When 25 Colombian children filed a lawsuit to protect the Amazonian rain forest earlier this year, the Supreme Court of Colombia ruled that future generations have fundamental rights, as does the Amazon forest itself. But what does it mean for nature and for unborn humans to enjoy rights?
On this day 70 years ago, the United Nations General Assembly voted to approve the Universal Declaration of Human Rights (UDHR), a remarkable instrument that spells out in a mere 30 articles the rights and duties we owe each other by virtue of our humanity. Today the UDHR—created in response to the atrocities of World War II—serves as the core of the world’s human rights treaties and institutions, and as a reference point for the rights granted by dozens of national constitutions written after 1948.
Two things the UDHR conveniently failed to address, however, are the definition of the “human,” and an explanation of why being human matters to having rights and duties. We have been debating these questions ever since. While the great rights debates of the 20th century focused on the relations between humans – and in particular between the individual and society --a new line of debate is unsettling human rights law. It asks about our moral relations to other beings, natural and man-made. Ultimately, it challenges the central role that the human/non-human boundary currently plays in rights law.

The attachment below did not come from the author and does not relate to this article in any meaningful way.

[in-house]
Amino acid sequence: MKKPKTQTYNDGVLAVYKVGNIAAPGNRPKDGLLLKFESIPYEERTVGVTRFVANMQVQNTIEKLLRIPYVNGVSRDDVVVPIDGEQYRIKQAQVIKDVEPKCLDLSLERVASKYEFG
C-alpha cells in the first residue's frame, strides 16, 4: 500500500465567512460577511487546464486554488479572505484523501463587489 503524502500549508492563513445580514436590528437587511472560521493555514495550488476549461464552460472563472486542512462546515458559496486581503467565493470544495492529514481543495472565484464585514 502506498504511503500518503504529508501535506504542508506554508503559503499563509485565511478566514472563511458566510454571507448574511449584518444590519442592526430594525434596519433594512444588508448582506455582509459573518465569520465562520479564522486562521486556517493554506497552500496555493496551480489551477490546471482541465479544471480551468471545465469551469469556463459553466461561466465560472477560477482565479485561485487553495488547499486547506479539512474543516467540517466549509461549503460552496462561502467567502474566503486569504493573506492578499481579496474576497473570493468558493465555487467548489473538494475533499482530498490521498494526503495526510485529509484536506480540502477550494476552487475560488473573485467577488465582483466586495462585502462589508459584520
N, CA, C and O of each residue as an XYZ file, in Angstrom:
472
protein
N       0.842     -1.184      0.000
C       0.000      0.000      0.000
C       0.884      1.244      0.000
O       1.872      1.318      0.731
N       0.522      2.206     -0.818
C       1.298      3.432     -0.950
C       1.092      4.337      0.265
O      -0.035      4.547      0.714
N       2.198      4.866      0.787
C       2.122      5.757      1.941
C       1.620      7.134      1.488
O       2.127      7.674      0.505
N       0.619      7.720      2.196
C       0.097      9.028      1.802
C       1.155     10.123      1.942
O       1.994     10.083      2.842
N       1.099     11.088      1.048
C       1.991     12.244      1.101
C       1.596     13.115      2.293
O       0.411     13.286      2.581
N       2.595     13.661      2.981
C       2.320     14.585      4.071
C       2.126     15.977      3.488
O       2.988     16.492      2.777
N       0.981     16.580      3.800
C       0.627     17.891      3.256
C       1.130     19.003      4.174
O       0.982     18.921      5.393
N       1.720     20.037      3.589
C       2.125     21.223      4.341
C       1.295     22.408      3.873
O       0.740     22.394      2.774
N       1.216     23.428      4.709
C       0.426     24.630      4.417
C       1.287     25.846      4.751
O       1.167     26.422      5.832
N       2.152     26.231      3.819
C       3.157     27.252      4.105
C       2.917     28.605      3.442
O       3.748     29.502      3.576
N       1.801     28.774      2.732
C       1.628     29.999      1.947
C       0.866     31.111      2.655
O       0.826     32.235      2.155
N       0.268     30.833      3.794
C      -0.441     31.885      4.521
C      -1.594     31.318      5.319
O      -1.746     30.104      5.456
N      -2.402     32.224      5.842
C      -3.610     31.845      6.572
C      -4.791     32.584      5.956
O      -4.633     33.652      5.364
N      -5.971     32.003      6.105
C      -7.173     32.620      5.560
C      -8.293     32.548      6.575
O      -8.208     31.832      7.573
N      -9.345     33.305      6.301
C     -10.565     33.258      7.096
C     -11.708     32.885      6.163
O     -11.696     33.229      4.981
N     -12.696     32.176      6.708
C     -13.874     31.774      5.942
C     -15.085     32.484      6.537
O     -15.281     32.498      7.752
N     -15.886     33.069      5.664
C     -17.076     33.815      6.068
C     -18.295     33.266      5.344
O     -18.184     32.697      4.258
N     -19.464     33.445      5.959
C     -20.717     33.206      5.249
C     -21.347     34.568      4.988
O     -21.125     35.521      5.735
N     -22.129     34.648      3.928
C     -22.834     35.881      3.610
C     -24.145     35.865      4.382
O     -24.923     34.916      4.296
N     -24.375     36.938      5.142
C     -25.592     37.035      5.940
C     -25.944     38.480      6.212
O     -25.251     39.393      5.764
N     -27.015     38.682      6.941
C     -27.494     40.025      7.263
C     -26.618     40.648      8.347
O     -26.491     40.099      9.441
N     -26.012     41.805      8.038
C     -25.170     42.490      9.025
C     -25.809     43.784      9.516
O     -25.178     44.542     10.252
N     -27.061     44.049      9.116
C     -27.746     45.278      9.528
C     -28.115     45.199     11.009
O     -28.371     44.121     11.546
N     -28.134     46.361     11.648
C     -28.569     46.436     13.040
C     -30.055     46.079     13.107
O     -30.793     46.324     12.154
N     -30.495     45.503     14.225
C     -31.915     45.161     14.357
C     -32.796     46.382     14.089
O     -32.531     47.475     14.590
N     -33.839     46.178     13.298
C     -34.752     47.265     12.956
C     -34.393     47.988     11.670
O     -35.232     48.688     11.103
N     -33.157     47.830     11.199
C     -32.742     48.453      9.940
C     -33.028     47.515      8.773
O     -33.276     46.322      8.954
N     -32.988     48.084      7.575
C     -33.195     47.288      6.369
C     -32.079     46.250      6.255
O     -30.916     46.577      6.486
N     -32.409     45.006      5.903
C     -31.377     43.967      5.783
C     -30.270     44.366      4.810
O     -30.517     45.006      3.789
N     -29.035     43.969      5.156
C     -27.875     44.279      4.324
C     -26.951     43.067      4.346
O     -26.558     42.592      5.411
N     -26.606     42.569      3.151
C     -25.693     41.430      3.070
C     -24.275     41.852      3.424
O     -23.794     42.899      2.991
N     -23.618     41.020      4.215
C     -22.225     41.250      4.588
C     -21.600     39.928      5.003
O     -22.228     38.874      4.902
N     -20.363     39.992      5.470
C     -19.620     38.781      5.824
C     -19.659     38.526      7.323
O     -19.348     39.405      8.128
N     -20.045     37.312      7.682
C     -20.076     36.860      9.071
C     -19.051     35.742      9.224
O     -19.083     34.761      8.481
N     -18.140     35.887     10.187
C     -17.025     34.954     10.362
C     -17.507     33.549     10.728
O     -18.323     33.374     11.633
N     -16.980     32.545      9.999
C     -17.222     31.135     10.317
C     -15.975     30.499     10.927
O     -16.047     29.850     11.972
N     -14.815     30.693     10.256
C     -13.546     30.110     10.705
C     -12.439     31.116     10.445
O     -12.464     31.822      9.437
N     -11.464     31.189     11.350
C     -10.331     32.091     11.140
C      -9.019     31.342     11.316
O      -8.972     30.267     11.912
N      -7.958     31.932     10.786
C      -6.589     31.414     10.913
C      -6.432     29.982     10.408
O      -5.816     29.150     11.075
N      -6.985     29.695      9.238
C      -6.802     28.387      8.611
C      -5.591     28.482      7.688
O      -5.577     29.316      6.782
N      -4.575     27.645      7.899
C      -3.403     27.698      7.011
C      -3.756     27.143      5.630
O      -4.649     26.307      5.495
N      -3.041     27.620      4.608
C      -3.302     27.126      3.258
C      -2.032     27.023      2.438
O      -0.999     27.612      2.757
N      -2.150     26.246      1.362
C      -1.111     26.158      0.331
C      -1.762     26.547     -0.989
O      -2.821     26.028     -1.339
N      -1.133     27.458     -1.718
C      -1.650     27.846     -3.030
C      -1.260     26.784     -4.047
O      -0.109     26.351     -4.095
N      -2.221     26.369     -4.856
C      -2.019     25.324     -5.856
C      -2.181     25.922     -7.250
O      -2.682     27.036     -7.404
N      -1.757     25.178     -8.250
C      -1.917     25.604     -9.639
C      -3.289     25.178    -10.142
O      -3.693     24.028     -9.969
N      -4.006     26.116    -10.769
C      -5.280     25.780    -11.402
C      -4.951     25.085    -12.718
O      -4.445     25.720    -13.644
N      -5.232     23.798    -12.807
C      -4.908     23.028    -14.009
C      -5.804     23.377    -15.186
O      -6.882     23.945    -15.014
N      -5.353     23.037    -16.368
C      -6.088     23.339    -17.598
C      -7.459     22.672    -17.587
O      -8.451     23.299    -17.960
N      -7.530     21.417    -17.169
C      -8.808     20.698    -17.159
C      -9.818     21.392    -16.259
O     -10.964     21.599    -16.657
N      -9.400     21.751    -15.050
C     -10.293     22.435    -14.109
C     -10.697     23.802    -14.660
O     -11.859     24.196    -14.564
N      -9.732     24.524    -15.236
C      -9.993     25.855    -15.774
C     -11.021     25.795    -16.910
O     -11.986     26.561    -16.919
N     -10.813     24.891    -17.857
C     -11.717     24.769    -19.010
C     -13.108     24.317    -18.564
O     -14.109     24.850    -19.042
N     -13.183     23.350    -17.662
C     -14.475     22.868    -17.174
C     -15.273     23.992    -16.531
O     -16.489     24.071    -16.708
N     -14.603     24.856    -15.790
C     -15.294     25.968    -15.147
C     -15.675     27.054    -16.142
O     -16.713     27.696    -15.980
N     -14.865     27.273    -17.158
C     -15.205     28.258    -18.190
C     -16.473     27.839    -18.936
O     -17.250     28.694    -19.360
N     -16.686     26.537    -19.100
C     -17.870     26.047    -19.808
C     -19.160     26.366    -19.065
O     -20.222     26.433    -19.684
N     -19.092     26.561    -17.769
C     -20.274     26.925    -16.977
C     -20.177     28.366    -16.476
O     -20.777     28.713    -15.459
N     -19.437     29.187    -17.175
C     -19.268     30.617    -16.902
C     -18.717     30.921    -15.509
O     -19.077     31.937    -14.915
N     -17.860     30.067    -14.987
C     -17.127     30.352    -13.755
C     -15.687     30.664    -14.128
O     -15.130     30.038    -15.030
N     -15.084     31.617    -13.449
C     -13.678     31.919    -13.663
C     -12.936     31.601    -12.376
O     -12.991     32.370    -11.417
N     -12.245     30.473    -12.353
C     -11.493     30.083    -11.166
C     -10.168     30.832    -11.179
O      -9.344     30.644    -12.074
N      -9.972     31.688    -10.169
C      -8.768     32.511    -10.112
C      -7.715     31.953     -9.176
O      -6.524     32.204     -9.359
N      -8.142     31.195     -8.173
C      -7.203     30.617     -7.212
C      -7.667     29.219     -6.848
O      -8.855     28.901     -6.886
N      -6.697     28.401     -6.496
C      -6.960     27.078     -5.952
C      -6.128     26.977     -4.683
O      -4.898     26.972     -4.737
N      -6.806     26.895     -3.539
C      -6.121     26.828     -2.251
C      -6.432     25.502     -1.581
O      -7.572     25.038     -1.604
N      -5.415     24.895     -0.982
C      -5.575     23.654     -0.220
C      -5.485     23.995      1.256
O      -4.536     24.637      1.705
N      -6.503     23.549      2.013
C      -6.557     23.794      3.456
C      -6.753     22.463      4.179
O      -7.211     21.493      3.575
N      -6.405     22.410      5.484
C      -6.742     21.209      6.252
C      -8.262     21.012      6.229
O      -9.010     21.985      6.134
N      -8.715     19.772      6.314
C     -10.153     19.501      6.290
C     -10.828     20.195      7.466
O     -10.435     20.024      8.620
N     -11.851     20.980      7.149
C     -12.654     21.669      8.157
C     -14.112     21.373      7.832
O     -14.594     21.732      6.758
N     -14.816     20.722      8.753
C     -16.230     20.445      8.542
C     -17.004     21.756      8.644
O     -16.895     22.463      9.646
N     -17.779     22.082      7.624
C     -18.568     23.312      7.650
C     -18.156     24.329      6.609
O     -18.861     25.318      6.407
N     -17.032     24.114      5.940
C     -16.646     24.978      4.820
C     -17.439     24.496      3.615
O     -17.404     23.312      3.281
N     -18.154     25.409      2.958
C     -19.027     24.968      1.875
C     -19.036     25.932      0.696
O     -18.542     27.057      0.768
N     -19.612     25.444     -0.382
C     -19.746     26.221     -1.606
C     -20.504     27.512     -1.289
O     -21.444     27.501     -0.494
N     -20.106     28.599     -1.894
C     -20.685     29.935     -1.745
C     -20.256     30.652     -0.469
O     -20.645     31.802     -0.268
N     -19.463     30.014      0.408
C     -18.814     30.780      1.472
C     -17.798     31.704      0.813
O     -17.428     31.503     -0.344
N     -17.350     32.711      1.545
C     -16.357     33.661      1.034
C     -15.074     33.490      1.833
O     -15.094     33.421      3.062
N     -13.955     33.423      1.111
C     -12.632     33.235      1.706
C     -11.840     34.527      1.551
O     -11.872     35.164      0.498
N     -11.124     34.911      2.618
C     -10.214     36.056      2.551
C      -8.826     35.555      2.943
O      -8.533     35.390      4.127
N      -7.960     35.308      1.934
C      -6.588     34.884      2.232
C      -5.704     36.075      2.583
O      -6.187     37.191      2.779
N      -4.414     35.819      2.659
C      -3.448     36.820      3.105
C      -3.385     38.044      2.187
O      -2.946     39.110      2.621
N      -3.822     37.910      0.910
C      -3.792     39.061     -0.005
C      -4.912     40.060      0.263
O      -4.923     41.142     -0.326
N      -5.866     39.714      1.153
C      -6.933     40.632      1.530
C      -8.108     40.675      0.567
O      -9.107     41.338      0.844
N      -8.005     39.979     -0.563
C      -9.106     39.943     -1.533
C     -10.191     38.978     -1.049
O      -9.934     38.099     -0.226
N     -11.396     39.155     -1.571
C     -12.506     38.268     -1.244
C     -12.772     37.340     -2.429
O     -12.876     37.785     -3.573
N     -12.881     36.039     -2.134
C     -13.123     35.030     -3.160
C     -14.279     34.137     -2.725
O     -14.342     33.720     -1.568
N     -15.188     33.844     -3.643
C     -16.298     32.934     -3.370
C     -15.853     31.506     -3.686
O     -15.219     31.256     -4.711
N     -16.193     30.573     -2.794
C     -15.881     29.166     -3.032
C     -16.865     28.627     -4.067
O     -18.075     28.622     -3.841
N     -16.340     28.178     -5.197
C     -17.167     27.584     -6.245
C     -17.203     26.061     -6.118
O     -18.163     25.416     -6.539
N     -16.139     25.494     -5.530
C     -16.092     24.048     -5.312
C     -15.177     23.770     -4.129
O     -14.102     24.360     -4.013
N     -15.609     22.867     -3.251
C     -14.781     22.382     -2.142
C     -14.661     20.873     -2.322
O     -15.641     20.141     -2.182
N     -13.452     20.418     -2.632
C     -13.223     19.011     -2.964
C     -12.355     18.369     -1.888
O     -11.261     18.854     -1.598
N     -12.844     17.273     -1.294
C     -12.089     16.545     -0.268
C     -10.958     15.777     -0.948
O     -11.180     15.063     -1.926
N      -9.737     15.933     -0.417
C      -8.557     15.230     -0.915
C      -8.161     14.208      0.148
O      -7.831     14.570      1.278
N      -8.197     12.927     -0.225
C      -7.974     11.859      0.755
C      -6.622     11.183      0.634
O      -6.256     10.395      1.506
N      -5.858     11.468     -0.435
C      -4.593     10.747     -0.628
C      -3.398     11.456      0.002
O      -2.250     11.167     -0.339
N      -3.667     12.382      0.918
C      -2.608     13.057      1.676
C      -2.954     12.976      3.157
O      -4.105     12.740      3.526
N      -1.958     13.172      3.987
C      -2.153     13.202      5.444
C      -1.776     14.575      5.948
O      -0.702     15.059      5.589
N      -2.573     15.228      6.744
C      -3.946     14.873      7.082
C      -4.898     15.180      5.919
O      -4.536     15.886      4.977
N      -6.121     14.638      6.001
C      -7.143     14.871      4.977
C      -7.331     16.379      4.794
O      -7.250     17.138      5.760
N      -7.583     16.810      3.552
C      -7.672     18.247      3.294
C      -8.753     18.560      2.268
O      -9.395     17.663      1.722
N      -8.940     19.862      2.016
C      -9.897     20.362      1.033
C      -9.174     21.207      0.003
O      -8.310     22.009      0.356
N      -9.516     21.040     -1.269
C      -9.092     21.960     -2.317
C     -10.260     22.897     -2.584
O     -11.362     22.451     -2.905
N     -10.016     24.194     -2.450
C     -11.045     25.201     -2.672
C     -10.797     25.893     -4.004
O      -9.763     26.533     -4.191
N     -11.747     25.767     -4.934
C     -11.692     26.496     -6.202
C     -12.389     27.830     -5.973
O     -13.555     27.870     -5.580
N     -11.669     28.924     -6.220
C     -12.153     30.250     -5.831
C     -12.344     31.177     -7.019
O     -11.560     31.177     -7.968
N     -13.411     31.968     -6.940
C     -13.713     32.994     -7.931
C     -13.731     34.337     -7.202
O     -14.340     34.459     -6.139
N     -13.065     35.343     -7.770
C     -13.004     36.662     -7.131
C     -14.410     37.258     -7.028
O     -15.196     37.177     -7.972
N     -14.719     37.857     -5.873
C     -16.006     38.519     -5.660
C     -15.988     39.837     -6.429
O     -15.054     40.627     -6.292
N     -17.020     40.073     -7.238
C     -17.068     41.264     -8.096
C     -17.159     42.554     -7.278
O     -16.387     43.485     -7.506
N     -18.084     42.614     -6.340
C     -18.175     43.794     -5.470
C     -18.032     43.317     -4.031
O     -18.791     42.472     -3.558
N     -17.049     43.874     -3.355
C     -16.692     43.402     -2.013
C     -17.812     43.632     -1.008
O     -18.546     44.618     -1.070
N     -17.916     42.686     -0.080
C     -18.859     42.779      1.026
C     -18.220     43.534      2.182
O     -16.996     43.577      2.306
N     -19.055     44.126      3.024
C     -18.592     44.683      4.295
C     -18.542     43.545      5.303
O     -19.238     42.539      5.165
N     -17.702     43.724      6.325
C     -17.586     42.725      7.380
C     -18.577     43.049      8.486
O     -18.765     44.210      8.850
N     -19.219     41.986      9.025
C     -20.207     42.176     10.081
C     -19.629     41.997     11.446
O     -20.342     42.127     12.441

Our relation to man-made others is already an everyday matter as we struggle to weed out the bots in our Twitter feed, or curse Siri for “her” poor listening skills. In January, the European Union Parliament asked its Commission to consider “creating a specific legal status for robots” as “electronic persons.” The concern is that as robots become more autonomous, making decisions based on complex and opaque algorithms, it is hard to know who to hold liable for their actions. Would endowing them with legal duties help address this danger? There are also those who argue that the way we treat robots, and not only how they treat us, has moral meaning (a thought you already may have had on hearing your child cursing Siri, in turn).
And then there is the question of our relation to others in the natural world. Recently, courts in Argentina, Colombia, and India have recognized that apes and bears have certain rights, such as the right of habeas corpus. A trend that is perhaps even more innovative, at least from the perspective of Western legal traditions, goes beyond animals: courts or constitutions in New Zealand, India, Ecuador and Colombia have extended the status of rights-bearing person to rivers, forests and mountains, and to nature herself, a trend approvingly noted by international human rights bodies.
You could see these various claims as evidence of clever lawyering rather than of a moral shift. Such claims can be raised by the capitalist who wants to shield herself from liability for the misdeeds of a killer bot she deployed (by giving the bot itself liability), just as they can arise from the trenches of protest against capitalism (endowing an Amazon forest with rights raises one more hurdle in the path of oil drilling). For either side, the language of rights opens doors to the legal system.